Trigg Mining releases indicated resource estimate for Lake Throssell potash project
Junior explorer Trigg Mining has announced a maiden indicated mineral resource estimate for its high-grade Lake Throssell potash project in Western Australia’s northern goldfields region (reports Small Caps).
29th July 2021
Resources Rising Stars
A drainable resource of 1.9 million tonnes sulphate of potash (SOP) at 4,985 milligrams per litre potassium (or 11.1 kilograms per cubic metre potassium sulphate) has been estimated based on results of recent trench pump trials of the project’s surficial aquifer resource.
The trials demonstrated the geological continuity of brine grade and extraction from the aquifer, converting over 95% of the mineralised blocks from the top 6m of the aquifer resource model to indicated status.
The maiden indicated resource equates to 13% of the project’s total mineral resource of 14.3Mt drainable SOP at 4,665mg/L potassium (or 10.4kg/m3 potassium sulphate).
Trigg has also updated its exploration target at Lake Throssell, indicating “strong potential” to expand the resource estimate.
The new target (in addition to the maiden resource estimate) ranges between 2.6Mt and 9.4Mt at up to 10.0kg/m3 potassium sulphate.
It is based on the results of exploration activities to date, which have encompassed a strike length of approximately 36km of the project’s interpreted palaeovalley system.
An additional 34km of strike length has been extrapolated into four other tenement applications considered to host similar geology and brine characteristics.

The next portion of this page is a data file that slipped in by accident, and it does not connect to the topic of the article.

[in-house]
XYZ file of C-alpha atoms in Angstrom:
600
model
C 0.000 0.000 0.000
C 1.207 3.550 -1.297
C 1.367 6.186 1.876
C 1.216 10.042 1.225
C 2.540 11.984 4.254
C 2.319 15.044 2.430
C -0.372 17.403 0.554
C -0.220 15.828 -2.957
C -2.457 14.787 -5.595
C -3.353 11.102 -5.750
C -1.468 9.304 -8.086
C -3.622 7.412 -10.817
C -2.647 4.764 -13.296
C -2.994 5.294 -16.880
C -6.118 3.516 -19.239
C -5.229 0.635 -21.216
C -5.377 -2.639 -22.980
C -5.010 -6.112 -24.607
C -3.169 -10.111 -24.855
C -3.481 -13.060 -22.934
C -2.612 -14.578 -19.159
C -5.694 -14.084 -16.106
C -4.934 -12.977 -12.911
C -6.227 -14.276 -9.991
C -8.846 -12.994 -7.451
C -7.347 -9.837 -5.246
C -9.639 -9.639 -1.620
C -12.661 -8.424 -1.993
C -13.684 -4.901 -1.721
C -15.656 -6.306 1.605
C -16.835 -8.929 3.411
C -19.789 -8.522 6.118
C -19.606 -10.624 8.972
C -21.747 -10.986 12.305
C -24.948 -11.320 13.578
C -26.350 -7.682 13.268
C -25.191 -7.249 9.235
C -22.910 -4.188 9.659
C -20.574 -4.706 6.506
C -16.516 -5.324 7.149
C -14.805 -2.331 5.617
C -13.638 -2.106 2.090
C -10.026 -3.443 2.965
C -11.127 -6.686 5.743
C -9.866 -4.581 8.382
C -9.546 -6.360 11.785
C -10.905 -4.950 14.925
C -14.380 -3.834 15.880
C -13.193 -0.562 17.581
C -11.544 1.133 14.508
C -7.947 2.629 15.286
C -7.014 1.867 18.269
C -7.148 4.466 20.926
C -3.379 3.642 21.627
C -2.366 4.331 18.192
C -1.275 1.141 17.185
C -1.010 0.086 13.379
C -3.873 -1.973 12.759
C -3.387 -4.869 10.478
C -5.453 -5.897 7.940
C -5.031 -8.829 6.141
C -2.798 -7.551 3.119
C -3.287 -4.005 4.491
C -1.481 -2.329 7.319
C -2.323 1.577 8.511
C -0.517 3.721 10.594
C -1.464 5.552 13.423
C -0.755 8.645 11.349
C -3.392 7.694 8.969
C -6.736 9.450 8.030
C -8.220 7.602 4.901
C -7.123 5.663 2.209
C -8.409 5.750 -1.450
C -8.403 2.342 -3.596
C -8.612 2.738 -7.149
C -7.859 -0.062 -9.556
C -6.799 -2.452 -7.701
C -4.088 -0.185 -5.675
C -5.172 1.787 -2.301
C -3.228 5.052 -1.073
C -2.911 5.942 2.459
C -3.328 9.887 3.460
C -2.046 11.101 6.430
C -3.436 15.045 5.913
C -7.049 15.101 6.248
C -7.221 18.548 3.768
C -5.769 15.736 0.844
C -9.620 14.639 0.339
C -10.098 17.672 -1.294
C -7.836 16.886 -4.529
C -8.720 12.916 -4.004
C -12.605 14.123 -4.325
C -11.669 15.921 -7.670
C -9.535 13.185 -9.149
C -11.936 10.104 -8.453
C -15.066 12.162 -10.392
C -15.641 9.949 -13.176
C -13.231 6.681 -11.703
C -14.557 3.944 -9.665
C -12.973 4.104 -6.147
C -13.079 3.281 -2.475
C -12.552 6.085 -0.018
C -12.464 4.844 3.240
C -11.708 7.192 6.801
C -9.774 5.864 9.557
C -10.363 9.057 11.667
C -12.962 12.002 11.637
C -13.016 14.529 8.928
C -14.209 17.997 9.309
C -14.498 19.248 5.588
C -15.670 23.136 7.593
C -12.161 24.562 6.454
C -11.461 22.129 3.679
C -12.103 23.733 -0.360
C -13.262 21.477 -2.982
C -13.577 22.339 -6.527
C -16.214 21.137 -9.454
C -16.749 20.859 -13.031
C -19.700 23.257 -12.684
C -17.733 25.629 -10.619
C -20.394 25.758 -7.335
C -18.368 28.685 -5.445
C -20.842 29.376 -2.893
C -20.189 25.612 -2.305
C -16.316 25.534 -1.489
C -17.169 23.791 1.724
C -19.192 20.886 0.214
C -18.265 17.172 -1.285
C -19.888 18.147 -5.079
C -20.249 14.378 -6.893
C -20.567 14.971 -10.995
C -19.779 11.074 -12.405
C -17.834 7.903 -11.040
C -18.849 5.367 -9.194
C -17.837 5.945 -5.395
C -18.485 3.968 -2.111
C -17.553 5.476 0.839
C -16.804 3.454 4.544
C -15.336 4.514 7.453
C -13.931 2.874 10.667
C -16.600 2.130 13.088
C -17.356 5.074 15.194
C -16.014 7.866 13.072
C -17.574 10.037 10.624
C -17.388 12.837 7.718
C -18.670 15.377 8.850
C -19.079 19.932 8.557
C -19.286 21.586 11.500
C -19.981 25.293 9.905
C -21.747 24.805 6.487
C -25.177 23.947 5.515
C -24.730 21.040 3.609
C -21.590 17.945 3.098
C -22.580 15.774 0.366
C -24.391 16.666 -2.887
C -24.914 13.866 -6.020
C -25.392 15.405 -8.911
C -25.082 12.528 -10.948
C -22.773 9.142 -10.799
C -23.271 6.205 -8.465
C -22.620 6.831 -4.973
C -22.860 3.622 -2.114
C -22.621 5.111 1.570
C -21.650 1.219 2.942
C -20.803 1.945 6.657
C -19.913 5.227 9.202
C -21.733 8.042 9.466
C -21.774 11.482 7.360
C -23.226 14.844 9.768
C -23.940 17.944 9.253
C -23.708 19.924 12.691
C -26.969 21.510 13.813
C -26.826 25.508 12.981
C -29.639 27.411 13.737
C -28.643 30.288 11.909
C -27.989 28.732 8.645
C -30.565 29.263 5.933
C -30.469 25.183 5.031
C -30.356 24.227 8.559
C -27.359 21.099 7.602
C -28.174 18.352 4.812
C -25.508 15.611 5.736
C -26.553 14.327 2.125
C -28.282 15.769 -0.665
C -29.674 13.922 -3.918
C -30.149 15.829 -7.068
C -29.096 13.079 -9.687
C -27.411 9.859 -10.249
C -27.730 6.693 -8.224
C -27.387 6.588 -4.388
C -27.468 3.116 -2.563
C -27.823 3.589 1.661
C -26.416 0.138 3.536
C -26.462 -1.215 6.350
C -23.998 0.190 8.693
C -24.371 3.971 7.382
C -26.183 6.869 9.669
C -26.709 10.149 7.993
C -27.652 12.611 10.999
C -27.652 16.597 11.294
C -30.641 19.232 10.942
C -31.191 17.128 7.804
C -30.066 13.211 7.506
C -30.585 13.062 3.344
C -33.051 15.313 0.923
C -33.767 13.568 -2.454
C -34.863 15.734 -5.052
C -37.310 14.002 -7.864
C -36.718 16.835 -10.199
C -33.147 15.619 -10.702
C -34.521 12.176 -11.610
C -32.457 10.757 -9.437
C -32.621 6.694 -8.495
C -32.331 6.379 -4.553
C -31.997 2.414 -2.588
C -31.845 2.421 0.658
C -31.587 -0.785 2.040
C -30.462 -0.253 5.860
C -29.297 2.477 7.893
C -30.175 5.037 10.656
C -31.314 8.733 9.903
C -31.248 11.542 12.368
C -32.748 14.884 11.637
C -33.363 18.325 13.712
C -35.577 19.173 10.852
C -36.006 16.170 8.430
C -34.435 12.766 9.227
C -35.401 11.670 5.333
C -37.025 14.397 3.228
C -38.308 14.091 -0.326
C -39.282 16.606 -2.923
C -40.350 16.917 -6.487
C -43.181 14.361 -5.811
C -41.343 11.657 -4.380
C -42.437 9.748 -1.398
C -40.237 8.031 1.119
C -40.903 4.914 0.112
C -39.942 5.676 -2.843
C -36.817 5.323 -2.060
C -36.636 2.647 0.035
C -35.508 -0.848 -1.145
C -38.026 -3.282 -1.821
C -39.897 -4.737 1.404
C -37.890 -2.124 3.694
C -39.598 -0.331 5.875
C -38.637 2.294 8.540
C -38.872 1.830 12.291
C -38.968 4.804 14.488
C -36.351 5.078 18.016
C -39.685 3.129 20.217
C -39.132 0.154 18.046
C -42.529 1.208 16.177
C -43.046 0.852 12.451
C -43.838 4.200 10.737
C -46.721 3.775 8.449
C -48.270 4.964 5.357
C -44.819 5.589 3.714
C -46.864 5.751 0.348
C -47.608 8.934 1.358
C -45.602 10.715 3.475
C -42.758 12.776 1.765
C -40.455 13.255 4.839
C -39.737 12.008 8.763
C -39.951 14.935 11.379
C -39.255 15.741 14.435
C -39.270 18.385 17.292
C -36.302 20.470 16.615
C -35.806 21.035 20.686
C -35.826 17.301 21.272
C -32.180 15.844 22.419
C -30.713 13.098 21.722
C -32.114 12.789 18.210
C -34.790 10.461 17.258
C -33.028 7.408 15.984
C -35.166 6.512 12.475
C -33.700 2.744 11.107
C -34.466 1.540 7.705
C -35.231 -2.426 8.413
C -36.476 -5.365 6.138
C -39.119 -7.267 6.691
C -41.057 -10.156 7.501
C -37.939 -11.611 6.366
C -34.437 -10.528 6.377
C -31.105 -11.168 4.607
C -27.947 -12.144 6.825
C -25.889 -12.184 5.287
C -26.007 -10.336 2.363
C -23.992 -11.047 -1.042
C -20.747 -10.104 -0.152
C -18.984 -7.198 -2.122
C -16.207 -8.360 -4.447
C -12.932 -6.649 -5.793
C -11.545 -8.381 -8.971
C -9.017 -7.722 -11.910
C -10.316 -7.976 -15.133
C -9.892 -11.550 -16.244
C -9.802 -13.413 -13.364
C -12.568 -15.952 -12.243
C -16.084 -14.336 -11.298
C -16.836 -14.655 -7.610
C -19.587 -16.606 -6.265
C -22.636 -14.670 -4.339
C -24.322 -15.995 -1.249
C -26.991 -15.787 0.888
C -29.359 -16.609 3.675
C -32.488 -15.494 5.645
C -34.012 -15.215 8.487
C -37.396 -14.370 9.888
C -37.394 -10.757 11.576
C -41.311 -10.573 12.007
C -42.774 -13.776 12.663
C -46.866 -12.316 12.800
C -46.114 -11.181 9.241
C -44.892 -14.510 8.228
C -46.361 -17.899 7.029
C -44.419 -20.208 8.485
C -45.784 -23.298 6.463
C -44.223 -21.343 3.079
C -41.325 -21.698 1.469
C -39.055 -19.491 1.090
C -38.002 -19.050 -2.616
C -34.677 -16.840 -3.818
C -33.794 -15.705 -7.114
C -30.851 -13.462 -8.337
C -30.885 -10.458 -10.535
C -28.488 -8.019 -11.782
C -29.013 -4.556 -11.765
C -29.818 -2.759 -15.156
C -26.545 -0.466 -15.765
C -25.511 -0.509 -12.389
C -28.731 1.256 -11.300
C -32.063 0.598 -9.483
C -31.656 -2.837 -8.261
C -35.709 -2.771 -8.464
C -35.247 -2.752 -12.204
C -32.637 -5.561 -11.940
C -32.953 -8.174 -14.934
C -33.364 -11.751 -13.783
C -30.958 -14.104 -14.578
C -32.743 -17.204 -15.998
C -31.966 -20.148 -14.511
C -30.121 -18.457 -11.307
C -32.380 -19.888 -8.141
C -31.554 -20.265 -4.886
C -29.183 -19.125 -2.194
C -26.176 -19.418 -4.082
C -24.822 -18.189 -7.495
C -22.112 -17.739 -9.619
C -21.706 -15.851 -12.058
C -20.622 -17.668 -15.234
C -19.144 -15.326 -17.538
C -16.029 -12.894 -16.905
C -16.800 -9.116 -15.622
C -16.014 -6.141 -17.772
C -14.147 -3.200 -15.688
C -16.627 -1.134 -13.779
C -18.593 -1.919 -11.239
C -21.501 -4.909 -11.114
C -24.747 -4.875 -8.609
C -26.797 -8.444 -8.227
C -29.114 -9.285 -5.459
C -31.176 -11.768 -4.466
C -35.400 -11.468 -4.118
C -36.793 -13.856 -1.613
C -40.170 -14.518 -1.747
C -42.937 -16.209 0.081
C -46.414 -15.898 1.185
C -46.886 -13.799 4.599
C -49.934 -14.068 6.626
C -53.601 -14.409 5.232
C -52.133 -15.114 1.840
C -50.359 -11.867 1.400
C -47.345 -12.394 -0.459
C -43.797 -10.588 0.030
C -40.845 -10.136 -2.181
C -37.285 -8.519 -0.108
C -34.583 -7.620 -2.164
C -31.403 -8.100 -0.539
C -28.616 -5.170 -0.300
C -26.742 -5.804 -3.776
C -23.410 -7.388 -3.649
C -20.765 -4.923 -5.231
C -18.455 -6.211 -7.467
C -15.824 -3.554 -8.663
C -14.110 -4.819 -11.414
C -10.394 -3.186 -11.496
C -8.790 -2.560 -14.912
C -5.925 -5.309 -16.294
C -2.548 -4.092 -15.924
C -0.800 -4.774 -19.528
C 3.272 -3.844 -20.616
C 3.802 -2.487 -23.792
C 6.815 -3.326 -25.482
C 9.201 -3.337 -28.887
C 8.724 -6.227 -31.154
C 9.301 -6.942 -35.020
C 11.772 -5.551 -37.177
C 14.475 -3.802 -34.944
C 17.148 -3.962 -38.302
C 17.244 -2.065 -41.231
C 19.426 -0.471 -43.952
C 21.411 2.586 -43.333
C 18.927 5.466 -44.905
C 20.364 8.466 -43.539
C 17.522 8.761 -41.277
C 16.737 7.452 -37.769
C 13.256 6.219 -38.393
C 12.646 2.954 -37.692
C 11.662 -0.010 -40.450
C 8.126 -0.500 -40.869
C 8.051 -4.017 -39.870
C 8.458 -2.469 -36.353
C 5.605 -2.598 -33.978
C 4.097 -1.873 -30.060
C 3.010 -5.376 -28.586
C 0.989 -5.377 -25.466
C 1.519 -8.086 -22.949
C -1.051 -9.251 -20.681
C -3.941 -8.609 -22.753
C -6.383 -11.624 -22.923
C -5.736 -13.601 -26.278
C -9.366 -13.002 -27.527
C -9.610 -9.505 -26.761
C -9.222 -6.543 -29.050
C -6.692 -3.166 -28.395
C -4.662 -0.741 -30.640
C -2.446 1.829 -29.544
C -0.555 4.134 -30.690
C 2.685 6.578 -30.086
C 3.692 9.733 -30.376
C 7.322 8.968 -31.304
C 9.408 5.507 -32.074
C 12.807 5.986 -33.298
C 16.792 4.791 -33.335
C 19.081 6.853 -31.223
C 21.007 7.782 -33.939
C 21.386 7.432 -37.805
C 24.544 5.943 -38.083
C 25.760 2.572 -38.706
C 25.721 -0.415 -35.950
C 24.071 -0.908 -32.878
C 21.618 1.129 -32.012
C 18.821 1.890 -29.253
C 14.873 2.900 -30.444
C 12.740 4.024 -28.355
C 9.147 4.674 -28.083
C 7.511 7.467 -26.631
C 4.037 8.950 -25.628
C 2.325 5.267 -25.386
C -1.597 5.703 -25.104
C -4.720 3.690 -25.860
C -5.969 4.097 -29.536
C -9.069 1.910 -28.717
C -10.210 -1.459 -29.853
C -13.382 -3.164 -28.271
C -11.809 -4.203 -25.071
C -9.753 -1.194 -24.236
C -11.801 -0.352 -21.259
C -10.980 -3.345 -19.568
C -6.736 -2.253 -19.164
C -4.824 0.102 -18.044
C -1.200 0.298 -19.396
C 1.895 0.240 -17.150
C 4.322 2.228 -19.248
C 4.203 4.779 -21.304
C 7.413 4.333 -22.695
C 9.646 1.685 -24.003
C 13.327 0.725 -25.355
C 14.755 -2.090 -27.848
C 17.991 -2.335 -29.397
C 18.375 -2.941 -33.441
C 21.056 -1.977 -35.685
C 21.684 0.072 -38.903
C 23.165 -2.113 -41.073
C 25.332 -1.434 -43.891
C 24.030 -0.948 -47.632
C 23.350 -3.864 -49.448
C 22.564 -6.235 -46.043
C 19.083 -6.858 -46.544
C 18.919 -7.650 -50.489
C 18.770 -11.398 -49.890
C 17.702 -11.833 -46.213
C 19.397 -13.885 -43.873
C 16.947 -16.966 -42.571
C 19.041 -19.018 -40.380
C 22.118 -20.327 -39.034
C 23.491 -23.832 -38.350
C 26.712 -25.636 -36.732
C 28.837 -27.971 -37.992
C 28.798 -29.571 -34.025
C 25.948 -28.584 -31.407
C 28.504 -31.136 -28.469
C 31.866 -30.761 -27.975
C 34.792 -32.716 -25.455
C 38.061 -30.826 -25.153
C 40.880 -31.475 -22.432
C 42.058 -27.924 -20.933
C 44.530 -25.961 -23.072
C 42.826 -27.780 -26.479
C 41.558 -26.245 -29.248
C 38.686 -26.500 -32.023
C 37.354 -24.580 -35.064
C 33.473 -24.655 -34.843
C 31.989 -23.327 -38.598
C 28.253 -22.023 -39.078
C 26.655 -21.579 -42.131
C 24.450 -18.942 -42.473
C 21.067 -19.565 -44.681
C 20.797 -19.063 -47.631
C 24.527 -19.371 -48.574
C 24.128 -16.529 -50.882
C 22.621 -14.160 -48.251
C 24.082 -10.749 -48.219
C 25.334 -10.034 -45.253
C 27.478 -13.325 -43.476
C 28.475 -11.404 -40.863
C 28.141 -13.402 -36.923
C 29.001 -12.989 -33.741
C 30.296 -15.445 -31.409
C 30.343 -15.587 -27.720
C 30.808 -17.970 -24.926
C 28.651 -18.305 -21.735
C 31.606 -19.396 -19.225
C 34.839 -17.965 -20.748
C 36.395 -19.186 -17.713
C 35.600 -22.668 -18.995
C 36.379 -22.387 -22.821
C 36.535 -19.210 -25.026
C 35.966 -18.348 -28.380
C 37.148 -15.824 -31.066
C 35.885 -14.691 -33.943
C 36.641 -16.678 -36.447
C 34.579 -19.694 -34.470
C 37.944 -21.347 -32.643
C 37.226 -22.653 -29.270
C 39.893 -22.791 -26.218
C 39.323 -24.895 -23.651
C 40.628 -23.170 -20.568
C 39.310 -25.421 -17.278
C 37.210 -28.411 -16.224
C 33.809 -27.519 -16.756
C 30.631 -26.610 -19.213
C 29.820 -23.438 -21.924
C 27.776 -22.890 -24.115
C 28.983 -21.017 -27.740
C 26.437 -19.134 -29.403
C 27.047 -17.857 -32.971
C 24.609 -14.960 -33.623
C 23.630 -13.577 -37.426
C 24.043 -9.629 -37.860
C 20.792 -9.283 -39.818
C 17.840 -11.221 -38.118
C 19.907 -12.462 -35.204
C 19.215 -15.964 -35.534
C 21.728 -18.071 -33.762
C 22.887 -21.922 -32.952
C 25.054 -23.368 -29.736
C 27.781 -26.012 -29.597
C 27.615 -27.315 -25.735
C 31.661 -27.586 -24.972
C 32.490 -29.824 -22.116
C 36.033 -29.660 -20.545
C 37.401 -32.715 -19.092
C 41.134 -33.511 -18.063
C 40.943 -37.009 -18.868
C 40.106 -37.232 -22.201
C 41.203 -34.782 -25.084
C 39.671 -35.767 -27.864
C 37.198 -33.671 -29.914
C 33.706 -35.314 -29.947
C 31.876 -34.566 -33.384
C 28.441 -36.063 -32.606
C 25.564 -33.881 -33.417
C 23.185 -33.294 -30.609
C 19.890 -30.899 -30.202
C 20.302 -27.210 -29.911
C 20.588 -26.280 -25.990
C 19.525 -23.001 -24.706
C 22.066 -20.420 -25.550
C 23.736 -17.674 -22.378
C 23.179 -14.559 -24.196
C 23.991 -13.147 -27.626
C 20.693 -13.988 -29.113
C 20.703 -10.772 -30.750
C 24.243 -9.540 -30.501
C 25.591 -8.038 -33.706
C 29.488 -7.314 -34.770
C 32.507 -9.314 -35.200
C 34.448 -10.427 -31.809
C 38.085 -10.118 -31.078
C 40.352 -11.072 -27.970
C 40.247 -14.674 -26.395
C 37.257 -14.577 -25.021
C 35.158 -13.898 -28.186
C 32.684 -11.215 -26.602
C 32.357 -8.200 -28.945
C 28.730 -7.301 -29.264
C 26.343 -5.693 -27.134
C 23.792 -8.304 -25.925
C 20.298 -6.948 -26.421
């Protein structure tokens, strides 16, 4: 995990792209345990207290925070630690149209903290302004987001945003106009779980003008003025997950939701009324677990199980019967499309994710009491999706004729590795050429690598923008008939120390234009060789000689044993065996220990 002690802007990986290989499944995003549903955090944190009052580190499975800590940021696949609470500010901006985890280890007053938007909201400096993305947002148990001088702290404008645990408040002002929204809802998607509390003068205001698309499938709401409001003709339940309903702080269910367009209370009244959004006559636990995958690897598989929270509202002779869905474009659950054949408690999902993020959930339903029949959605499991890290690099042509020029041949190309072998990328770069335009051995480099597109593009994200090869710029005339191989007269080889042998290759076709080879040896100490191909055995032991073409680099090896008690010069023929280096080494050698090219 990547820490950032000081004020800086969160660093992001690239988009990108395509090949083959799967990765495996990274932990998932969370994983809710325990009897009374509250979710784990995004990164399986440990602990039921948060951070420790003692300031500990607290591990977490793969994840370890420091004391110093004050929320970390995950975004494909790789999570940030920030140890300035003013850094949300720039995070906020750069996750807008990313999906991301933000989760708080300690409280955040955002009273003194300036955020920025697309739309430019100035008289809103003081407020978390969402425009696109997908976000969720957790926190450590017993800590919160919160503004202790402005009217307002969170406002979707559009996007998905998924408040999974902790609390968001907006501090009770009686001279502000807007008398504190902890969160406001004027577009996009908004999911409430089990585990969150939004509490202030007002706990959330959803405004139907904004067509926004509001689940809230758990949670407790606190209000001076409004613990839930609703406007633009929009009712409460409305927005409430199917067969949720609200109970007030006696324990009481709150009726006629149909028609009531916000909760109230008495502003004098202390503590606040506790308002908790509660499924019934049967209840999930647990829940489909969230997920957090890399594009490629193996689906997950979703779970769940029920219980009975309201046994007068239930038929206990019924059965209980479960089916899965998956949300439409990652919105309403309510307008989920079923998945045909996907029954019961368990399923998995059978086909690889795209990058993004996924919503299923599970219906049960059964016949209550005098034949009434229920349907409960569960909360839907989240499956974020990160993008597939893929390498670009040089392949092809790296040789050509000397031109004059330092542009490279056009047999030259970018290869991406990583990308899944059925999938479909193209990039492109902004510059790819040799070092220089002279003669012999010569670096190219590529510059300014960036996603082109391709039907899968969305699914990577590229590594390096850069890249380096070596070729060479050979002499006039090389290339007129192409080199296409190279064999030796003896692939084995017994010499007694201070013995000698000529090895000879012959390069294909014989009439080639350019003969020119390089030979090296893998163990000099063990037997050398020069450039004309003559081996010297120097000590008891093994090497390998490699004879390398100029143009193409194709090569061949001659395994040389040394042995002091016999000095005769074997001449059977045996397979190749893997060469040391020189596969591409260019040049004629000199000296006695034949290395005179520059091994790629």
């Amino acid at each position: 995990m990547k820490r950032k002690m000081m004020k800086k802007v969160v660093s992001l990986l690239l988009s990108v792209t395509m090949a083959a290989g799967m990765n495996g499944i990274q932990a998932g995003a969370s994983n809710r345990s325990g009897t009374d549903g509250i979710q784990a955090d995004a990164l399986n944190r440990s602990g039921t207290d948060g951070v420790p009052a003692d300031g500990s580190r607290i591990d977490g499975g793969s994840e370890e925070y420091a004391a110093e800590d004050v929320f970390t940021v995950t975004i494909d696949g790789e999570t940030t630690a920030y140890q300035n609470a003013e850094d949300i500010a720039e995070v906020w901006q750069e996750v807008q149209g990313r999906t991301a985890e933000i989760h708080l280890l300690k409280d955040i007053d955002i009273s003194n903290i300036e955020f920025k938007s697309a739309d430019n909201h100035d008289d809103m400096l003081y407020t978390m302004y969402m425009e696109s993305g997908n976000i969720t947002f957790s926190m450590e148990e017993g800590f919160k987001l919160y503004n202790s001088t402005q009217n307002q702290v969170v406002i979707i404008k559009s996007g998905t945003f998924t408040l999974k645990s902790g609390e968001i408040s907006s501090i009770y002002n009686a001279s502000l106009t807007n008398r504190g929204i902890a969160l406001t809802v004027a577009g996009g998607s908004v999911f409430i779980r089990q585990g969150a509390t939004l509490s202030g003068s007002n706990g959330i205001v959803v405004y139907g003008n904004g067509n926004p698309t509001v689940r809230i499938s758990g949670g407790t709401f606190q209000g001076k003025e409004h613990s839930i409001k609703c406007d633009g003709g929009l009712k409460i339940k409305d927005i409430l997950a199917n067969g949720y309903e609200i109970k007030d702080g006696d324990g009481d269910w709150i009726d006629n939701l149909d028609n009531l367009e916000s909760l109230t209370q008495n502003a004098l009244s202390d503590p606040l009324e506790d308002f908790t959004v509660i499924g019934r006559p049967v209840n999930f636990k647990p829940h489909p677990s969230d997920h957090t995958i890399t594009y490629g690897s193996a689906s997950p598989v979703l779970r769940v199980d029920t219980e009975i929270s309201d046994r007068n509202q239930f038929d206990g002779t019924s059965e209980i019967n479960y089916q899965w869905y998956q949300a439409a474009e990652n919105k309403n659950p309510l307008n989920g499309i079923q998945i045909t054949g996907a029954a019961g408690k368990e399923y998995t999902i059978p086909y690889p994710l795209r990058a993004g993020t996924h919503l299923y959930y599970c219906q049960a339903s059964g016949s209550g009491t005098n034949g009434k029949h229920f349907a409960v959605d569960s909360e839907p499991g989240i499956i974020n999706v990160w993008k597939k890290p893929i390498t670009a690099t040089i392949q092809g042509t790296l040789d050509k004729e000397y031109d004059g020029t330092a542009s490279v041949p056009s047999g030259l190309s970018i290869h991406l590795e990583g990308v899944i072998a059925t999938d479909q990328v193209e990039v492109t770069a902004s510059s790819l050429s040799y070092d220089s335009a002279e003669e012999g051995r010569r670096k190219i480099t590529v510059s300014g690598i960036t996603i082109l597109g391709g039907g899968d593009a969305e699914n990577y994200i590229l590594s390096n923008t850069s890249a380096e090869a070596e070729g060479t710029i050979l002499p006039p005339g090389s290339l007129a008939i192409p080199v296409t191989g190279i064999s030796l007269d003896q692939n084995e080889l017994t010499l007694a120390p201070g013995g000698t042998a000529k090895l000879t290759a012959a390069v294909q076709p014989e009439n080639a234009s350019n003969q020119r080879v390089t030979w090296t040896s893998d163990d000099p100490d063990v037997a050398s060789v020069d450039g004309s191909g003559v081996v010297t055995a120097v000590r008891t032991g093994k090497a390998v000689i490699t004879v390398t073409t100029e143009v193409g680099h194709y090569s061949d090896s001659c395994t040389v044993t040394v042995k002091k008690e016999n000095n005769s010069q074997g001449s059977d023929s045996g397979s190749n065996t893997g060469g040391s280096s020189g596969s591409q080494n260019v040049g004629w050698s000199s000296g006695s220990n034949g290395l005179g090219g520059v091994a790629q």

The maiden resource estimate follows the release of an “outstanding” maiden inferred resource for the Lake Throssell project just over two months ago.
Trigg managing director Keren Paterson said today’s announcement marks another key milestone in the company’s aim of developing a long-life sulphate of potash production hub in the Laverton district.
“We have moved rapidly to estimate a high-quality indicated resource which will provide the basis for the initial payback period to underpin [the Lake Throssell] scoping study,” she said.
“We expect to convert additional tonnes to indicated status next year as we progress work on the deeper portions of the resource and further expand our overall inventory with further drilling.”
Situated 170km northeast of Laverton, Lake Throssell comprises a total of 1,084 square kilometres in granted and pending exploration tenure.
The extensive palaeovalley system has been identified through 200-line kilometres of gravity surveying and the maiden resource estimate has been based on 80 aircore and rotary drill holes for a total 5,720m.
The brine pumping trial completed at Lake Throssell – from two 100m-long trenches over 10 days and across seven test pits – improved the confidence of the project’s lake surface surficial aquifer to indicated status.
Ms Paterson said completion of a scoping study and installation of test production bores to improve the resource confidence level of the basal aquifer units “remains a high priority”.
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